Housing Support

Housing Support gives you the power to help you find your way. It’s like fuel for an engine.

“If Housing Support hadn’t helped me, I’d have stayed homeless”

Last year I had a stroke. Half of my body was gone – I couldn’t move. After a week it slowly slowly improved.

I was a taxi driver. It happened when I was driving on the motorway. As I was driving I found my left arm was going weak and I had no control. I stopped the car and called the ambulance. It was frightening. I was crying whilst I was waiting for help.

Straight away I was taken for an MRI scan. They sent me home after 24 hours without support. I was basically living on my own. I stopped working for nearly 20 days.
I had to reduce my working week from six days to two or three. Physically, I couldn’t do it. I was getting tired, a numbness in my brain, and forgetting addresses. It has affected my memory. After ten years I had to start using the phone’s navigation system again. It was really upsetting and it put me down so much. The illness made me hate my job.

I carried on managing on my own until three months ago. I started to get pain in my left knee and after a scan, my GP signed me off and told me I wasn’t allowed to work anymore.

I had a bad time because I wasn’t working properly for a year and then suddenly I was told I wasn’t allowed to work. It’s difficult because all my life I was working. I started when I was 16.

It’s really difficult to do nothing. It made me feel that I’m not good enough, I’m dumb. It made me feel like I don’t have a purpose.

I didn’t want to go into the jobcentre or ask for help with the benefit system because it felt bad to me. I’ve lived in the UK for 18 years and for all that time, I didn’t need support – I was working, constantly.

It took me three weeks to apply for benefits and when I did it was really hard – I had no idea what I had to do. The council officer contacted Southdown’s Housing Support services because they saw that I didn’t know what I was doing. The next day the service called me.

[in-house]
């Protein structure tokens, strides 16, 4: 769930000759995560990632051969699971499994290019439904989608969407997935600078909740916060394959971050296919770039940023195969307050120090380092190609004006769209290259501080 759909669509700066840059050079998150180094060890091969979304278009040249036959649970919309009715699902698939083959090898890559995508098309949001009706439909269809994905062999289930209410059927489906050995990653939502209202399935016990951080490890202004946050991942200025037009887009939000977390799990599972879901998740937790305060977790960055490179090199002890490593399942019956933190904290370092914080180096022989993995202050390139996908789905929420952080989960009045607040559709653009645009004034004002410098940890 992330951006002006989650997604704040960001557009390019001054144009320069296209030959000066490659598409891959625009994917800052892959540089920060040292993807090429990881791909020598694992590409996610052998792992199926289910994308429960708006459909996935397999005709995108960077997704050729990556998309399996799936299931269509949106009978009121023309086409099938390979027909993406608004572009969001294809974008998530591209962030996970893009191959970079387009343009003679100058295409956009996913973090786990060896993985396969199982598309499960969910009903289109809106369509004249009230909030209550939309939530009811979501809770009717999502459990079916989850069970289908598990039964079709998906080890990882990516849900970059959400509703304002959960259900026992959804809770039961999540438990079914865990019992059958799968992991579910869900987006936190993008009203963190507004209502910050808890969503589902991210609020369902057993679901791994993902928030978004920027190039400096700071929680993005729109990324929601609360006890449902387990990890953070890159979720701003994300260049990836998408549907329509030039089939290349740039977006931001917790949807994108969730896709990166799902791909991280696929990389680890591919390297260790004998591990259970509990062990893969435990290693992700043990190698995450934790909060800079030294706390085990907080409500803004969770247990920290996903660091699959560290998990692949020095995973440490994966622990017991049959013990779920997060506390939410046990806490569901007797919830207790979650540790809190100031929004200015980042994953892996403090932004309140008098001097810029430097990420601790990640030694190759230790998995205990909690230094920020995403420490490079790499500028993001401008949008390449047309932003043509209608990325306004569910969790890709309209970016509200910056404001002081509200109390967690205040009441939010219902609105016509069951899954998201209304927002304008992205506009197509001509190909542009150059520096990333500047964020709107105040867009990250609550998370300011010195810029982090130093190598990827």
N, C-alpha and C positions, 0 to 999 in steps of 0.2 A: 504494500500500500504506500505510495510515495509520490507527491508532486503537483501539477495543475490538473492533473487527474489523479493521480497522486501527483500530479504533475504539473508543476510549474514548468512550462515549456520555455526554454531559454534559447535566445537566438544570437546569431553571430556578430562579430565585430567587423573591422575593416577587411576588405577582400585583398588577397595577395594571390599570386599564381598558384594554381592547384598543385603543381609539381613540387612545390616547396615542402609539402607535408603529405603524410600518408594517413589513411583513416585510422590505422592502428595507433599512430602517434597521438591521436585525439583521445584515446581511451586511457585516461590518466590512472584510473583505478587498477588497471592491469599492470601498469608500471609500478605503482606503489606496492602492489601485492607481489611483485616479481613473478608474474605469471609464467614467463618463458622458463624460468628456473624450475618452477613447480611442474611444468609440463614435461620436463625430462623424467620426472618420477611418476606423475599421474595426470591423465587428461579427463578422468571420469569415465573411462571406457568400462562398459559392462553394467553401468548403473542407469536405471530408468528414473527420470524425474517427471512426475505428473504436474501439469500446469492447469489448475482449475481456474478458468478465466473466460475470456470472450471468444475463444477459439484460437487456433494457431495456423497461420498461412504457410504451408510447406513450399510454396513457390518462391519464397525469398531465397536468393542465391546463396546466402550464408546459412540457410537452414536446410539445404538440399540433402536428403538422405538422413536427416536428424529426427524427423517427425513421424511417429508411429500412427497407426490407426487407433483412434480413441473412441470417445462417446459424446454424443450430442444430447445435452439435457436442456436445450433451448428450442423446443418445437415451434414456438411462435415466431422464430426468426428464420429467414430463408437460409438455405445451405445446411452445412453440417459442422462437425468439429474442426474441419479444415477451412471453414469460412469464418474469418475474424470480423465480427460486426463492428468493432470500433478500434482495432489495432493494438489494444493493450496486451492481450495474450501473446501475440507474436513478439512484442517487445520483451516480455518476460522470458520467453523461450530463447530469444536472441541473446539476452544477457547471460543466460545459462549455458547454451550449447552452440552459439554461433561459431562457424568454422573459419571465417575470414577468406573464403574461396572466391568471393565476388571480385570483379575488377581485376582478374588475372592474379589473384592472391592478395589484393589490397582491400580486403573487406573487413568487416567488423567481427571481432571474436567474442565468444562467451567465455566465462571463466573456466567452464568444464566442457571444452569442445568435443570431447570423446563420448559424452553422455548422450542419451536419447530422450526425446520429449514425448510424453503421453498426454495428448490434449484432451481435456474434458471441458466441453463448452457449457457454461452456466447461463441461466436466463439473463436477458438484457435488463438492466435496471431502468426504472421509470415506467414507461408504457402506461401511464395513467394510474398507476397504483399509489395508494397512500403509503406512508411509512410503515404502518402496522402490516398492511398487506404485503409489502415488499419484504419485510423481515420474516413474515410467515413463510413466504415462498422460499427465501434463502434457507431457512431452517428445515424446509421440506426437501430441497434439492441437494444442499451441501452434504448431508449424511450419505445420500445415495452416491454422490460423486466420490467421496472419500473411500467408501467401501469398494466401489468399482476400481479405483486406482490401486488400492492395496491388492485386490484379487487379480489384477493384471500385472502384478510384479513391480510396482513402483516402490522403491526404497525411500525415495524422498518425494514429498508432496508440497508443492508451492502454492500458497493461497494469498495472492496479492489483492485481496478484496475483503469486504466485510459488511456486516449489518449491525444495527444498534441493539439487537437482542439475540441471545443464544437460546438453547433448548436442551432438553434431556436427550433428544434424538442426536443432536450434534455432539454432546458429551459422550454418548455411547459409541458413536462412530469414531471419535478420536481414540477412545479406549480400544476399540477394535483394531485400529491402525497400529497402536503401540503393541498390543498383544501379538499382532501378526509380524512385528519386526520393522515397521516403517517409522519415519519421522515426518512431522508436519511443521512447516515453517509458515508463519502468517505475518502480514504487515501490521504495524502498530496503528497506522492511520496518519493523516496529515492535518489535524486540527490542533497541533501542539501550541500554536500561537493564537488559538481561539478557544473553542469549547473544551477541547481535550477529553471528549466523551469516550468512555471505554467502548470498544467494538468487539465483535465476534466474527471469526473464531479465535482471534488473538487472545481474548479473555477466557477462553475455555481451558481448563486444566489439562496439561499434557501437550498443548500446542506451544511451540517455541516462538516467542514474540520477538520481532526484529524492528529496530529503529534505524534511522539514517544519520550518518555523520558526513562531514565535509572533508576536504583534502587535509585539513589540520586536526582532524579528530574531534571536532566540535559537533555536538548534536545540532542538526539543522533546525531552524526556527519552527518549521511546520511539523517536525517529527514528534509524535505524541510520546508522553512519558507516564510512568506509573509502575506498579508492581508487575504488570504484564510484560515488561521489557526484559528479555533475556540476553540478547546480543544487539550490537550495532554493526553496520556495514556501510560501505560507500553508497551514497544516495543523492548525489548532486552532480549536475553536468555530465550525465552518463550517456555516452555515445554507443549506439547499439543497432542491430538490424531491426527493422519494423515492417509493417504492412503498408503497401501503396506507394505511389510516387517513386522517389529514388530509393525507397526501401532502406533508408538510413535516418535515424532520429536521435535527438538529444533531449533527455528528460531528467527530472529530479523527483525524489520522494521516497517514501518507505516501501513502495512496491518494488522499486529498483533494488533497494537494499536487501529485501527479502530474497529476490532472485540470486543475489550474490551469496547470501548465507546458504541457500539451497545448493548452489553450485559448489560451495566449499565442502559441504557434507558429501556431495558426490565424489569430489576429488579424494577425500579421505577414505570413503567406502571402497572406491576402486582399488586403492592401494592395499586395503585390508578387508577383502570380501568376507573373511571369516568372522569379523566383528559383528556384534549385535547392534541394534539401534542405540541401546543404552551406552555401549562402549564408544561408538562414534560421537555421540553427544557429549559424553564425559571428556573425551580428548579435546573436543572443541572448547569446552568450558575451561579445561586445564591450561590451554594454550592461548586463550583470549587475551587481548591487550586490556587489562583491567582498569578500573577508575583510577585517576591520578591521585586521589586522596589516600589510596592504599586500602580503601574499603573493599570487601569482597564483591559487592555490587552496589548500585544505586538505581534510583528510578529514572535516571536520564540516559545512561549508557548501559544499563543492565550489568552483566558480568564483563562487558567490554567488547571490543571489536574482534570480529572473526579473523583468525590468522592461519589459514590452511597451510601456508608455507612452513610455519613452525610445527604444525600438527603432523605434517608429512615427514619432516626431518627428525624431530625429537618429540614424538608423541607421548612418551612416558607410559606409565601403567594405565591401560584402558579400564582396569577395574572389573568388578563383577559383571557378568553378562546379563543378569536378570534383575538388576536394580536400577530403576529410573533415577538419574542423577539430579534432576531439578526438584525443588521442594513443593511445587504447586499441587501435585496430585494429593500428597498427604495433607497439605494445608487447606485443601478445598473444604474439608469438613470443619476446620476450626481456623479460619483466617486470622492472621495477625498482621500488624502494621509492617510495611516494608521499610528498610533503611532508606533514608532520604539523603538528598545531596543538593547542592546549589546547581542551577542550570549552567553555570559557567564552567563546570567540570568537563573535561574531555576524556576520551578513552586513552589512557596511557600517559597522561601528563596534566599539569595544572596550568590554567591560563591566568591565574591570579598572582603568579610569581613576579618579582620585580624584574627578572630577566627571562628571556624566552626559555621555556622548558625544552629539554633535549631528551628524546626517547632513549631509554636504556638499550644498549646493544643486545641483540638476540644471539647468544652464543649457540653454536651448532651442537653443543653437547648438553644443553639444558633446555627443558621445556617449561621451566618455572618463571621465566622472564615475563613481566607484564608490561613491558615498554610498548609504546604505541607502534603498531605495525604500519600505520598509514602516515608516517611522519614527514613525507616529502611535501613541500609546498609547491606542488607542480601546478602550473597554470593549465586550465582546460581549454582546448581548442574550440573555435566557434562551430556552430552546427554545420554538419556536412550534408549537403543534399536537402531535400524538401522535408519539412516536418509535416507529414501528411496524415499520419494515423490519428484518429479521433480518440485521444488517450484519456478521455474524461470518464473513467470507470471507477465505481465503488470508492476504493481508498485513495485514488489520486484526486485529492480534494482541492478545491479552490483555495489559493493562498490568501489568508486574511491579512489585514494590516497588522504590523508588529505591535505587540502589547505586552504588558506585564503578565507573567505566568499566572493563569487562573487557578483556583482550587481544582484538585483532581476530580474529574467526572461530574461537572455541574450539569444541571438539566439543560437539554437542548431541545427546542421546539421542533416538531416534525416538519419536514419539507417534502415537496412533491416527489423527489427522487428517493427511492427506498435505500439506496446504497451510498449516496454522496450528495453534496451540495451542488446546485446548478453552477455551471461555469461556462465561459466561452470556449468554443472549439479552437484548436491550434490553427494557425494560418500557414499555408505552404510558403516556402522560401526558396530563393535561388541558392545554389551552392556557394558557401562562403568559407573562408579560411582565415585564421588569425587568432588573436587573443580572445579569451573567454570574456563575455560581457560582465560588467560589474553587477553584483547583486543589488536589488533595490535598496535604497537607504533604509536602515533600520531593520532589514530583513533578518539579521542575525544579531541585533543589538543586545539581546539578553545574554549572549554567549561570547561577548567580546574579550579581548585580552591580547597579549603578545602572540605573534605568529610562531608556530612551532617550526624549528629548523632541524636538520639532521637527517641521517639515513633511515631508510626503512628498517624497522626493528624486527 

I wasn’t sure they could give me that much help. That changed at the end of our first meeting!

If I hadn’t had help from Housing Support, I don’t know where I’d be. We had a meeting to see what I needed. I needed everything because by that time I was homeless and sleeping in a car because I couldn’t pay my bills. I couldn’t have a hot meal. I couldn’t go to the bathroom. I was just surviving.

The worst thing was the night-time because I had to find a safe place to park and sleep. I was worried. I was trying to avoid dangerous situations.

I was breaking down. I had had depression and been suicidal before, but I took medication which meant I was fine. But the depression became worse because I couldn’t work or remember things.

I was fighting with suicidal thoughts – of going into the middle of the road and pouring petrol on myself. It was constant. It was so horrible.
Support has made a 100% difference to my life. My Support Worker does everything she can. She helped me find accommodation, and get a loan for the first rent payment and deposit. She helped me with the Universal Credit application too.